Well, it's already begun, but it's another interesting example of how the police state develops. In an established democracy it's kind of difficult to simply introduce something akin to the Stasi - that worries people.

The trick is to grant unreasonable powers to a group that doesn't appear to have much to do with the average citizen (such as ASIC), or instead give it to a group with what people see as a very specific remit to act only in certain areas (TSA). In the case of ASIC, why should the average guy in the street worry about those stock exchange guys having this power - it's not as if they'll be using to snoop on regular guys. With the TSA, turning airports in to constitution free zones, people are fine with that because they think it's only happening in airports, when in fact they're spilling out in to other aspects of transport. Get people used to presenting documents at airports, train stations and state borders, and before long you'll be able to stop them anywhere and do it. Same with intrusive physical searches. When stopped on a random road, the patriotic dad will proudly hum "God Bless the USA" as his daughter allows a former Wall*Mart shelf stacker with a badge to get his hands down her pants in the name of security and freedom.

Asking for such a broad and patently unjustified ability to snoop has no place in a modern democracy. Ship them out to an embassy near to a country such as North Korea or Iran - in the hope that they'll defect to a place where their Orwellian urges can be sated.

Re:This is how it begins (3, Interesting)

Anonymous Coward | about a year and a half ago | (#41486383)

How is Department of Homeland Security not the Stasi? Even the name doesn't even try to hide this fact.
Here in Europe we really crinch about "Homeland" because it sounds to close to "Fatherland". But we also crinch about the pledge of allentience, and saluting to your flag, becuase it feels to much like the hitler greeting.

Re:This is how it begins (1, Funny)

JockTroll (996521) | about a year and a half ago | (#41486585)

"Crinch" as much as you want. You made the nazikraut shit, you live with it. Your fathers and grandfathers didn't "crinch" that much when they were merrily goose-stepping and siegheiling all over the place.

Re:This is how it begins (0)

Anonymous Coward | about a year and a half ago | (#41486589)

Well, it's already begun, but it's another interesting example of how the police state develops. In an established democracy it's kind of difficult to simply introduce something akin to the Stasi - that worries people.

The trick is to grant unreasonable powers to a group that doesn't appear to have much to do with the average citizen (such as ASIC), or instead give it to a group with what people see as a very specific remit to act only in certain areas (TSA). In the case of ASIC, why should the average guy in the street worry about those stock exchange guys having this power - it's not as if they'll be using to snoop on regular guys. With the TSA, turning airports in to constitution free zones, people are fine with that because they think it's only happening in airports, when in fact they're spilling out in to other aspects of transport. Get people used to presenting documents at airports, train stations and state borders, and before long you'll be able to stop them anywhere and do it. Same with intrusive physical searches. When stopped on a random road, the patriotic dad will proudly hum "God Bless the USA" as his daughter allows a former Wall*Mart shelf stacker with a badge to get his hands down her pants in the name of security and freedom.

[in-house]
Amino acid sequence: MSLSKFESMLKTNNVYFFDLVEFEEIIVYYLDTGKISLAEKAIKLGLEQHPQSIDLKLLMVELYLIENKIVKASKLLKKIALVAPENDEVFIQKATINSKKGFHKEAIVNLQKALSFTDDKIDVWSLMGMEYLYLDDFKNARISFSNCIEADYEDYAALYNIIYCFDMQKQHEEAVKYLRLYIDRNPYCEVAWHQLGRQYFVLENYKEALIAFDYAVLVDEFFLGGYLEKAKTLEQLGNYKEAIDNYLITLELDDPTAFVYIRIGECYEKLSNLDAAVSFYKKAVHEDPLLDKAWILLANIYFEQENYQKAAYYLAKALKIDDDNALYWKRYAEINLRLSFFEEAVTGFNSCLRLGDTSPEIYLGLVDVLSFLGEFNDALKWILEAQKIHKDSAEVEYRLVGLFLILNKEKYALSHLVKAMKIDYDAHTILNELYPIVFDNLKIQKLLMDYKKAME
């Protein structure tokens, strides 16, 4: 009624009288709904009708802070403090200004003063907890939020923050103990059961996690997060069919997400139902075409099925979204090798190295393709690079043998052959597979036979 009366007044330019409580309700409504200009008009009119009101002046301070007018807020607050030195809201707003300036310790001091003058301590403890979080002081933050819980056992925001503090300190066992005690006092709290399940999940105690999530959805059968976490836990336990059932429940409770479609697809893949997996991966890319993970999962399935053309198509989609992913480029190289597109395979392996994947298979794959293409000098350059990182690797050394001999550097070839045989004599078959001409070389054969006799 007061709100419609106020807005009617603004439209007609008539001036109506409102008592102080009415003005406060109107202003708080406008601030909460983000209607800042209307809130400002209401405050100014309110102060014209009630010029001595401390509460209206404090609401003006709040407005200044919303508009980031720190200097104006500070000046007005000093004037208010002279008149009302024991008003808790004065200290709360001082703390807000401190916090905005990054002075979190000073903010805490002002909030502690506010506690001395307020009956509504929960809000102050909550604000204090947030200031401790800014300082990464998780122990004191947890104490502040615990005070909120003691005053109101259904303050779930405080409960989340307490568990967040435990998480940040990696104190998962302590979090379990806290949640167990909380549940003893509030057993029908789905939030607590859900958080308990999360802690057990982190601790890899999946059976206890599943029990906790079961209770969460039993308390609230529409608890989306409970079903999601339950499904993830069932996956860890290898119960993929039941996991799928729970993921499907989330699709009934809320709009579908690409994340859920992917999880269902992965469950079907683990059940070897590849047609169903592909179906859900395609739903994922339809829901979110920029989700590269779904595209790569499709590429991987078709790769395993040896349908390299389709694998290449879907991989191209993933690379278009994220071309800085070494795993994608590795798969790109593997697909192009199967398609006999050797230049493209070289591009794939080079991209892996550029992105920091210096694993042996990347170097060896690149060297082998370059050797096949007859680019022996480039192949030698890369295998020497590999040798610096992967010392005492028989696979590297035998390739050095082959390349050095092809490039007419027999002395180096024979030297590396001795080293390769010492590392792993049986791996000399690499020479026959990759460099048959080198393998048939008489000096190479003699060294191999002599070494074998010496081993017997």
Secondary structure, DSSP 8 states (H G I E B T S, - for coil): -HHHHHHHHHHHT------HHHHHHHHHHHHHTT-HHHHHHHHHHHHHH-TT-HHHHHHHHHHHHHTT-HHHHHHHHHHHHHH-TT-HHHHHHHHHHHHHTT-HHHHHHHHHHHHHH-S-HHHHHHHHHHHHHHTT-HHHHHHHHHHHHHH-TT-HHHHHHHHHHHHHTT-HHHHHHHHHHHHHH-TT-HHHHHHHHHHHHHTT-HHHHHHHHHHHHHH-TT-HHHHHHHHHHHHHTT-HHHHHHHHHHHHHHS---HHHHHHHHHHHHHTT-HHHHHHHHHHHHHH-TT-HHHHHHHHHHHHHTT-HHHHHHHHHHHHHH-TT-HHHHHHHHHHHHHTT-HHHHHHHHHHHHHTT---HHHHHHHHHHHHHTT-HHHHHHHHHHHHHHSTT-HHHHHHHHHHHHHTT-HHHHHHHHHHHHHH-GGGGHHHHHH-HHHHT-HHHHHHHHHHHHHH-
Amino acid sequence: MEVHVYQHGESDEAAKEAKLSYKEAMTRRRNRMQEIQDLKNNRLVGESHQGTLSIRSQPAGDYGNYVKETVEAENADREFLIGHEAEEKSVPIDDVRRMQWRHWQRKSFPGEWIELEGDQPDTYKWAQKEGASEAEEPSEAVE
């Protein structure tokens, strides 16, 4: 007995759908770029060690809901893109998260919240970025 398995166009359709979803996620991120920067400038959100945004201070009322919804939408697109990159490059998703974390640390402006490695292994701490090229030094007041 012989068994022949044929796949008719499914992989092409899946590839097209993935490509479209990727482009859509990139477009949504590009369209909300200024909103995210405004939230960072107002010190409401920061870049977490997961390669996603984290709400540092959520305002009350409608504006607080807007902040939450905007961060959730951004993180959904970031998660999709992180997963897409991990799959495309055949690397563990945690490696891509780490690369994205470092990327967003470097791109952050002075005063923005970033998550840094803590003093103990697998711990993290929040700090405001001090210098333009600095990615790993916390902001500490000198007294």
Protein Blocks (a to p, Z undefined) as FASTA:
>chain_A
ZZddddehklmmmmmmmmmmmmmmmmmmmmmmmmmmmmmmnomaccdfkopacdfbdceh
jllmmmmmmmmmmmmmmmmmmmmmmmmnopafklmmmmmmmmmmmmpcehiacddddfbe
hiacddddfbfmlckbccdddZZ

Asking for such a broad and patently unjustified ability to snoop has no place in a modern democracy. Ship them out to an embassy near to a country such as North Korea or Iran - in the hope that they'll defect to a place where their Orwellian urges can be sated.

good and nice

Re:This is how it begins (5, Interesting)

digitalchinky (650880) | about a year and a half ago | (#41486591)

You presume there is some giuding intelligence overseeing these power grabs with a view to a long term outlook. Having spent a big part of my career working for a secret 3 letter Australian agency, the reality seems more like everyone (particularly mid level management) simply needing to show they've been productively adding value between reporting periods. The vision extends no further than this.

These all start out as imaginary problems, some can be monetized, others enable dot points on power point presentations with much self aggrandizement for those involved.

Re:This is how it begins (1)

Anonymous Coward | about a year and a half ago | (#41486833)

It doesn't need a guiding intelligence. It's like corrosion: Nobody plans corrosion, but if you let things corrode at places where it apparently doesn't matter, the corrosion will slowly spread and finally find its way to a vital part.

Why stop there? (1)

FauxReal (653820) | about a year and a half ago | (#41486399)

They forgot to ask for all of your snail mail to be scanned and GPS tracking logs in case you have secret meetings in person so they can at least suggest a conspiracy depending on who you're with.

Nearly speechless (2)

ThatsNotPudding (1045640) | about a year and a half ago | (#41486551)

That the descendants of a rather cruel attempt of the ultimate prison colony are slowly but surely allowing their own government re-imprison them is mind-boggling. Turns out the most dangerous animal in Austrailia is Ministerus Fascismus

The Grand Plan (0)

Anonymous Coward | about a year and a half ago | (#41486593)